It had been apparent for some time that the Chinese economy was in a troubled state. There was a property price bubble in the face of an overbuilt housing sector, a bad loan crisis brewing, and one industry after another crippled by the fierce competition that comes from over-capacity. The stock market for Mainland Chinese companies was stagnant for a fifth straight year, reflecting widespread concerns and skepticism.
With few options left for further economic stimulation the Chinese leaders decided to pull one more rabbit out of their hat. The central authorities decided that a rising stock market would make people feel wealthier and boost consumption, while allowing cash strapped companies to raise funds by selling shares at high prices. So in mid-2014 the Chinese government declared that the domestic Chinese stock market was undervalued and was going to go higher. When the government in China says something is going to happen the people have learned to take it seriously. The public started to buy stocks, in many cases using borrowed funds. A huge rally ensued, pushing prices up by about 150% between June 2014 and June 2015. And then the bubble burst. Panic selling pushed prices down by 35% in a matter of weeks, wiping out about half of the advance. Fearing a complete meltdown and financial ruin for those using margin debt, the government instituted rules designed to save the market. They forbade selling by larger investors for at least six months, stopped all new share offerings (initial public offerings), and halted trading in a large number of companies. These draconian moves have arrested the decline for now, but confidence has been shaken.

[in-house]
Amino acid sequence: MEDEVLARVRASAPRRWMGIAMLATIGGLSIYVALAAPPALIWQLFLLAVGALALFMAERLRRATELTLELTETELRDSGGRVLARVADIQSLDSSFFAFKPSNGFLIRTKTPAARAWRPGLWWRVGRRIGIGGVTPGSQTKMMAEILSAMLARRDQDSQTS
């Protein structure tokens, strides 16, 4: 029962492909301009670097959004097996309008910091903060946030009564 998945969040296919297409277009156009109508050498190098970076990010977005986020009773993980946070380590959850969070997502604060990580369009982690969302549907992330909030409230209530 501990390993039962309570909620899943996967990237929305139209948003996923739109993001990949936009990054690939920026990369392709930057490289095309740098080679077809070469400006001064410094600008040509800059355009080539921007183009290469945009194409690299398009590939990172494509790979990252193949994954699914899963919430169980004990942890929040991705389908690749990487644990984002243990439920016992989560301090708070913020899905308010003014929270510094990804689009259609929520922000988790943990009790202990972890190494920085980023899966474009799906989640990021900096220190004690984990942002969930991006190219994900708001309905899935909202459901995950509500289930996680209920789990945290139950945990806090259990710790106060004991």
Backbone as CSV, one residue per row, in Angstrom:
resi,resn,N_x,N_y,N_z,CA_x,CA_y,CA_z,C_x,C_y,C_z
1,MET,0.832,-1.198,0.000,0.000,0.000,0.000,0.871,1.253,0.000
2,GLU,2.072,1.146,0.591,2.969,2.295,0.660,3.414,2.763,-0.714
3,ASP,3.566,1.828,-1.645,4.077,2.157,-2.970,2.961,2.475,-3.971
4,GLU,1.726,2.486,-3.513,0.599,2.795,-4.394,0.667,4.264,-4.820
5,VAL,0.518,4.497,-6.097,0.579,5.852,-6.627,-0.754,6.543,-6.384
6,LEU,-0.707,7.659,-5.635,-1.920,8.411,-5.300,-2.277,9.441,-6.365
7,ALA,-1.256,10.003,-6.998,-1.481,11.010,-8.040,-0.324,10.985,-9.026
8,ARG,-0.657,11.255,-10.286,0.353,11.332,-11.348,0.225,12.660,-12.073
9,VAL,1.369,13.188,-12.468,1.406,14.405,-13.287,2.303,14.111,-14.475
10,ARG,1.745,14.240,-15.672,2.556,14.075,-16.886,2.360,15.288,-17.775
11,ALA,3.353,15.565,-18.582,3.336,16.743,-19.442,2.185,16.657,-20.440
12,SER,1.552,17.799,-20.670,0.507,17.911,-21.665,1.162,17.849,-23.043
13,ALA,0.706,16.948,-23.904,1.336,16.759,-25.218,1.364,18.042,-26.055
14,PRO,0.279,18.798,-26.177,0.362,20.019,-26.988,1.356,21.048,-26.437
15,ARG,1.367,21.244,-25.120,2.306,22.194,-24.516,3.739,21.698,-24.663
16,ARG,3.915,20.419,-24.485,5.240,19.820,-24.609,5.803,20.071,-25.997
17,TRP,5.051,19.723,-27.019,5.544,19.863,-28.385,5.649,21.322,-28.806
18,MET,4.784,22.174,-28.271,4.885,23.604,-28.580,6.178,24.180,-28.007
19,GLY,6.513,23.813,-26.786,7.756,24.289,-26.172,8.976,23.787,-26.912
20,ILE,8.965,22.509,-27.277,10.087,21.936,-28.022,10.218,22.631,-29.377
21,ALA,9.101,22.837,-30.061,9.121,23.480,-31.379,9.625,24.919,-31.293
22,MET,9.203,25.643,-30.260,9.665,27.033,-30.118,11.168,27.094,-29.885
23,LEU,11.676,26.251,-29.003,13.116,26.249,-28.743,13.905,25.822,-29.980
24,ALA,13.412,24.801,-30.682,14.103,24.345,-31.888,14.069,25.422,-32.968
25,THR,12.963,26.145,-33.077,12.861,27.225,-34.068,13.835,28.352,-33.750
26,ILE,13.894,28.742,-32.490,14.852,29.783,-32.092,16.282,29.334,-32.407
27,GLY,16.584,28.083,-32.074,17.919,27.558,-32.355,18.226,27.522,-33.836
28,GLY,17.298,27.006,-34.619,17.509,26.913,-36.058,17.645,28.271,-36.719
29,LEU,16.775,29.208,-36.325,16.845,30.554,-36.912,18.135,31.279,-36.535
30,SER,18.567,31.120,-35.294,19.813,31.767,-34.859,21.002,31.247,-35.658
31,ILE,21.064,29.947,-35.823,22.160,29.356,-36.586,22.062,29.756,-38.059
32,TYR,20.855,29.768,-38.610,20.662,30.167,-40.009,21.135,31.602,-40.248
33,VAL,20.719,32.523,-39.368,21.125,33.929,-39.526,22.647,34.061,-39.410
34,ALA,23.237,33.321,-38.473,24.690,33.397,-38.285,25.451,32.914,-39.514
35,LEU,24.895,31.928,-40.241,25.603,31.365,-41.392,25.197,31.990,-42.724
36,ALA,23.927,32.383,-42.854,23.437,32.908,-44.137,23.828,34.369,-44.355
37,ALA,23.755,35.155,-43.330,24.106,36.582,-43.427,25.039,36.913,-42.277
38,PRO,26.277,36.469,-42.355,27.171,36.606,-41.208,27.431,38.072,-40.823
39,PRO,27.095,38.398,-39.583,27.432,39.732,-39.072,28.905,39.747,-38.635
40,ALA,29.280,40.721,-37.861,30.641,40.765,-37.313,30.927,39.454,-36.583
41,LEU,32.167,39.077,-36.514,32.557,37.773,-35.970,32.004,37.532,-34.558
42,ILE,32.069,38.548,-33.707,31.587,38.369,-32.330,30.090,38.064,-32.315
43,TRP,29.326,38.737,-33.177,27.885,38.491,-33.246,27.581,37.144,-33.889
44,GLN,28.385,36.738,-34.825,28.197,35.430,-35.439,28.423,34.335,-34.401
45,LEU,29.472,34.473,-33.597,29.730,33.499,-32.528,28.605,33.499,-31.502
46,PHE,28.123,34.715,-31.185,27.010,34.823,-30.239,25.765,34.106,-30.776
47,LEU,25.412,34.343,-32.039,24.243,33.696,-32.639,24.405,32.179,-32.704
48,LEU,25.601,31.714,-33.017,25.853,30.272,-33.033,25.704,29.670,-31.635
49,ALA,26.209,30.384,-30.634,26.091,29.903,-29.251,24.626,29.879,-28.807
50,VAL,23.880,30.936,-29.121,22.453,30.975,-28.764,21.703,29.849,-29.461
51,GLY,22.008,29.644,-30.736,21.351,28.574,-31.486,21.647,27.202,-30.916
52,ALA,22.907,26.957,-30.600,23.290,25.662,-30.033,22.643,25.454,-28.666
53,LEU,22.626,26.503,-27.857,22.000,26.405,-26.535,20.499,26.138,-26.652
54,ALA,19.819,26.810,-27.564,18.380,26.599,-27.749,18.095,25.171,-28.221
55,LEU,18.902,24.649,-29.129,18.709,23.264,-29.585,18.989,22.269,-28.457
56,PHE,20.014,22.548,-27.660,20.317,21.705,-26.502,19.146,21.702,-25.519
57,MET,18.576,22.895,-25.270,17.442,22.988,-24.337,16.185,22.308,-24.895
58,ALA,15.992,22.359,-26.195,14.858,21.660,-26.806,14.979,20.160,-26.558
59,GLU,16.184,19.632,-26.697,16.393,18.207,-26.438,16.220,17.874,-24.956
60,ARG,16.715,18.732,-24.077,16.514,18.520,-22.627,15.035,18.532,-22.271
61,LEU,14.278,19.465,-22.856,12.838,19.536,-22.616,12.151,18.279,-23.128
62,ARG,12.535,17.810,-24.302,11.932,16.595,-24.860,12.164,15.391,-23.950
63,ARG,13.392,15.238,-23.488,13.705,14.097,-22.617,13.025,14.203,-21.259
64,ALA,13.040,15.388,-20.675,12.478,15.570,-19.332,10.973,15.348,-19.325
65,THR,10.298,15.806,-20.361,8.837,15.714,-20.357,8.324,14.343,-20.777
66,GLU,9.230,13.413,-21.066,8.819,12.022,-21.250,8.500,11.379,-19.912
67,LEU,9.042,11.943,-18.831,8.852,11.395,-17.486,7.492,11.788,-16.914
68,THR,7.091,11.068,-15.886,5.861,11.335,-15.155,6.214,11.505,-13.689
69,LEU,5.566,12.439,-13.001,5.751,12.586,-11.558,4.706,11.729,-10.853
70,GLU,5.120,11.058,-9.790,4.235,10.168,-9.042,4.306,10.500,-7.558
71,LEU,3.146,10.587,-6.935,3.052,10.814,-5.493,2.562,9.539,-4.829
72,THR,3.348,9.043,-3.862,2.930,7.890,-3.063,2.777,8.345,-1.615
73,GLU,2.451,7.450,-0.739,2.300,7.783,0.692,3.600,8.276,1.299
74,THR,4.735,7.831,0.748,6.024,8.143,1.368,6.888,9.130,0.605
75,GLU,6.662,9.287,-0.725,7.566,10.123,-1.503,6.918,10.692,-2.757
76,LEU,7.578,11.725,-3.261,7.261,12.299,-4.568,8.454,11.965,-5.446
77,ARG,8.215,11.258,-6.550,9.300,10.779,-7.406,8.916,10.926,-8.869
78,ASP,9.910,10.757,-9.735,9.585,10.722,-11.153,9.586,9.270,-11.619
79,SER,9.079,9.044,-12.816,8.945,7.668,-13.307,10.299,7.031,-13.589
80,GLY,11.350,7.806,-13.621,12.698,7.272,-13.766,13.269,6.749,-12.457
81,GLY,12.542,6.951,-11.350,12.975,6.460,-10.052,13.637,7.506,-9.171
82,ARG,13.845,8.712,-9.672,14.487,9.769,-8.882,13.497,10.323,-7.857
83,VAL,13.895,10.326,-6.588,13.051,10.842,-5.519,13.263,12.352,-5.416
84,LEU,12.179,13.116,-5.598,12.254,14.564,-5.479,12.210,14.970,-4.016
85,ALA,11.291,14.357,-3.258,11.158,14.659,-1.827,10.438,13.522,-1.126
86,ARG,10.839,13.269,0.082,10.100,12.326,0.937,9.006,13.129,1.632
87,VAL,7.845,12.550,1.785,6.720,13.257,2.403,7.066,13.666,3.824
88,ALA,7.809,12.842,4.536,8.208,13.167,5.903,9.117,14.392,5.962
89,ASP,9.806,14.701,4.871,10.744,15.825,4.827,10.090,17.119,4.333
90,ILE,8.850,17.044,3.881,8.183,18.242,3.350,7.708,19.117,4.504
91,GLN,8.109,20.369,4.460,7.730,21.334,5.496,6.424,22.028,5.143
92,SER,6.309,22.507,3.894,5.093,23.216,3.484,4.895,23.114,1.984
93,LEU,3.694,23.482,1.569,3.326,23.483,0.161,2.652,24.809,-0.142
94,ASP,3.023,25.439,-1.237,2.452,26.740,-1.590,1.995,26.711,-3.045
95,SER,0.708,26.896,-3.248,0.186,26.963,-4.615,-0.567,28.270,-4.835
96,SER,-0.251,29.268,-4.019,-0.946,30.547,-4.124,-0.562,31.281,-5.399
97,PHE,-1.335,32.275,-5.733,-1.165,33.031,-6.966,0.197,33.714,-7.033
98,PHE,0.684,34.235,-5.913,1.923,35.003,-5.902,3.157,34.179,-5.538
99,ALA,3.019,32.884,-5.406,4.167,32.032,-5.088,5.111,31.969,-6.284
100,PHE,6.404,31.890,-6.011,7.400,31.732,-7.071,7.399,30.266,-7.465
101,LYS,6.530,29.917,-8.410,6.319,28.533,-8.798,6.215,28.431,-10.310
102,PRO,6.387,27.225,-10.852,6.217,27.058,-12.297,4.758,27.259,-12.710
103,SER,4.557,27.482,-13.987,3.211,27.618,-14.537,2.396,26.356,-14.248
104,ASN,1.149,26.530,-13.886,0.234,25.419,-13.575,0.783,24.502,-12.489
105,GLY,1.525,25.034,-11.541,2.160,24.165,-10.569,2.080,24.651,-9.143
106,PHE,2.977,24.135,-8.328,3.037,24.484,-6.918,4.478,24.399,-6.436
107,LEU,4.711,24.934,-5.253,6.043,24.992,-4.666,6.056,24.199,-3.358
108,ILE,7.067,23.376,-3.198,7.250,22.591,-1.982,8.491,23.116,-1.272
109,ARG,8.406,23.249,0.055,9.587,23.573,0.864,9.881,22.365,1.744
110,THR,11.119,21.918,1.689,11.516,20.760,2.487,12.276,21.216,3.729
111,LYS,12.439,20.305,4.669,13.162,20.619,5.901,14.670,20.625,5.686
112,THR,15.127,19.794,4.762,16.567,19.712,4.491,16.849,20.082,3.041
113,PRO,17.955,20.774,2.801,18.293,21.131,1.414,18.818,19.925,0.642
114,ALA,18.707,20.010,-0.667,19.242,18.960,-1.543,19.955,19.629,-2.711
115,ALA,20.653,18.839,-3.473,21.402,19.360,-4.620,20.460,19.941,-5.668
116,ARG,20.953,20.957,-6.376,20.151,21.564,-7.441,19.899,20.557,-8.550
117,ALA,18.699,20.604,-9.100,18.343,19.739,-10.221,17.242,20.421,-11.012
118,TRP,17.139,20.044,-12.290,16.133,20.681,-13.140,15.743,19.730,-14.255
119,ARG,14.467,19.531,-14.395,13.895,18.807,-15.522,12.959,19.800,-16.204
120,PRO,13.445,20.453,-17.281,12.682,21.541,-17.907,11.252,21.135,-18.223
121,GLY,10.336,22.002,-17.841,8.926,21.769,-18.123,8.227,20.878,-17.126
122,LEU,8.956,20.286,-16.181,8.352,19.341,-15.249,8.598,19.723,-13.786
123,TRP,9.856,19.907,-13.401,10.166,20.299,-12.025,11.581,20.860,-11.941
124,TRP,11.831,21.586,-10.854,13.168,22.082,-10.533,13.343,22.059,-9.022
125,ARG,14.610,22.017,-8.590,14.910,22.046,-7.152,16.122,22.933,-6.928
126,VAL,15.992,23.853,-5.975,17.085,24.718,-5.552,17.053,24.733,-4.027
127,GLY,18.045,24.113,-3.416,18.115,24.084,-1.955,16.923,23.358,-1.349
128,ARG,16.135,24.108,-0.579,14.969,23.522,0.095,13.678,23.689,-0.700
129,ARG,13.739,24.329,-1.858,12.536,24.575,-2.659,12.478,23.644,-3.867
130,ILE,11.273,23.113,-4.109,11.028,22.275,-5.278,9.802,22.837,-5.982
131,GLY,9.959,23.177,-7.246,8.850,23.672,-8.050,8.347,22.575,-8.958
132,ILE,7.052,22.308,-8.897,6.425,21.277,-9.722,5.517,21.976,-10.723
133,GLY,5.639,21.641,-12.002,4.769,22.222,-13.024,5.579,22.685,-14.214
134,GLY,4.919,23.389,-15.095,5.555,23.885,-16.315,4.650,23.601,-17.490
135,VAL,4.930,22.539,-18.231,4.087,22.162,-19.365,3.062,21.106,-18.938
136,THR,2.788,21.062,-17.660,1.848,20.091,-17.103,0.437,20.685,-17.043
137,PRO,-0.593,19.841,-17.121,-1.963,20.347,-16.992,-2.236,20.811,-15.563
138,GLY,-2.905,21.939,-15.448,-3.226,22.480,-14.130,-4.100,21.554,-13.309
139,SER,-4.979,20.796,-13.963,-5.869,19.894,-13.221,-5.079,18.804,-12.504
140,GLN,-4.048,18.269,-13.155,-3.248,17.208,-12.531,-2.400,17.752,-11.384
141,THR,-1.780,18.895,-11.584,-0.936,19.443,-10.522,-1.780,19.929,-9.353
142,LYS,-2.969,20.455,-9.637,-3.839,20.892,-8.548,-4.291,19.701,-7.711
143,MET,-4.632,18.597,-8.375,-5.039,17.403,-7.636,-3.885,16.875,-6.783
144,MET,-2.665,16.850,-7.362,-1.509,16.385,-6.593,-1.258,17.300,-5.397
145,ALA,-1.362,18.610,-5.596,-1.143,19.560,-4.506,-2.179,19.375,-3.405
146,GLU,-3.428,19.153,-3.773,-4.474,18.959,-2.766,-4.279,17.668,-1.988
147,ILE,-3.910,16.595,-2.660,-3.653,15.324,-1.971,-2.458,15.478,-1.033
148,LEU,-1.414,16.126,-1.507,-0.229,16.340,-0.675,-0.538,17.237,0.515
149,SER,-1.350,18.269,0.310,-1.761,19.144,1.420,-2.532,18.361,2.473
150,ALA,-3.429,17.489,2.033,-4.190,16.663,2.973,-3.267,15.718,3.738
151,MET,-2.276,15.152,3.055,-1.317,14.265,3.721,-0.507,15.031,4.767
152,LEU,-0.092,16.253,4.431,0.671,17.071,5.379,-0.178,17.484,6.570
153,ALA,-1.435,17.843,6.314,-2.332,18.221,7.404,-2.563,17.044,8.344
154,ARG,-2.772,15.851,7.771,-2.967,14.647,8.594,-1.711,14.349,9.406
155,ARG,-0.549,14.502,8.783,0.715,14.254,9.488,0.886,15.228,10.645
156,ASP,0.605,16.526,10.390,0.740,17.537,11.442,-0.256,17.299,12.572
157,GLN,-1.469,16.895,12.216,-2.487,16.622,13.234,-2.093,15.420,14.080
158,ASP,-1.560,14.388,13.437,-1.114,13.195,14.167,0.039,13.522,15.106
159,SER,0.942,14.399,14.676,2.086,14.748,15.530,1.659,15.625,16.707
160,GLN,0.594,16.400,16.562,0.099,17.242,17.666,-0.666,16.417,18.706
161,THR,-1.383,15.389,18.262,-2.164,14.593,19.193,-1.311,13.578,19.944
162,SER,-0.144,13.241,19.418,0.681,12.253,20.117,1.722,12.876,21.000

The problem for U.S. based and other global companies is that while business in China is central to a growth strategy, it comes with uncertainty that makes forecasting next to impossible. Exposure to China could propel a company’s results and make its shareholders very happy, or it could torpedo those results. More of the latter has been reported recently, with all kinds of companies, from car makers to elevator manufacturers, saying that weakness in Chinese sales had hurt their results. While most companies feel it is imperative to stay in China for their long-term growth prospects, it seems to us that investors should apply a discount to results earned in this unstable, highly manipulated economy.